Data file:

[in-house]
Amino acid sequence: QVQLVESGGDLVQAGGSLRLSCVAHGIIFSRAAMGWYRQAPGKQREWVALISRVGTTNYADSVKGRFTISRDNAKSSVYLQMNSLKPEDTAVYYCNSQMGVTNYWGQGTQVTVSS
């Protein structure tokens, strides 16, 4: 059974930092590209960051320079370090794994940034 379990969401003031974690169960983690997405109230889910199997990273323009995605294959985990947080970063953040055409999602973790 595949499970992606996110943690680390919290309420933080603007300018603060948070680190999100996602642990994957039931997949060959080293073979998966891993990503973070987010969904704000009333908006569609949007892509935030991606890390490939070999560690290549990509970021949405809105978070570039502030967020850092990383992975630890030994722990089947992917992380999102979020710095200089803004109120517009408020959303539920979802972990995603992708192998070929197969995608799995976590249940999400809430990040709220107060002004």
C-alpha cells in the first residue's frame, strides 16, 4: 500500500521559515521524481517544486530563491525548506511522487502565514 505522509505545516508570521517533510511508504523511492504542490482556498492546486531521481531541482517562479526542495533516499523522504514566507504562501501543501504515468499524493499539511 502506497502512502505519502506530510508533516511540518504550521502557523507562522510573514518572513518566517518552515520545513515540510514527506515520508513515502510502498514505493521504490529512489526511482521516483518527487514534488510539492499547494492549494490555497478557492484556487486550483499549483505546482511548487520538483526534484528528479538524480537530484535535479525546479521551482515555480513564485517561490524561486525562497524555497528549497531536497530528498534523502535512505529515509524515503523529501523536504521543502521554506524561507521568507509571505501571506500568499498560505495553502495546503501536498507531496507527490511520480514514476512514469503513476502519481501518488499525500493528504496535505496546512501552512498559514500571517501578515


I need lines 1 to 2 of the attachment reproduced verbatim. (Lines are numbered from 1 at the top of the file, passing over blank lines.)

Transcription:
[in-house]
Amino acid sequence: QVQLVESGGDLVQAGGSLRLSCVAHGIIFSRAAMGWYRQAPGKQREWVALISRVGTTNYADSVKGRFTISRDNAKSSVYLQMNSLKPEDTAVYYCNSQMGVTNYWGQGTQVTVSS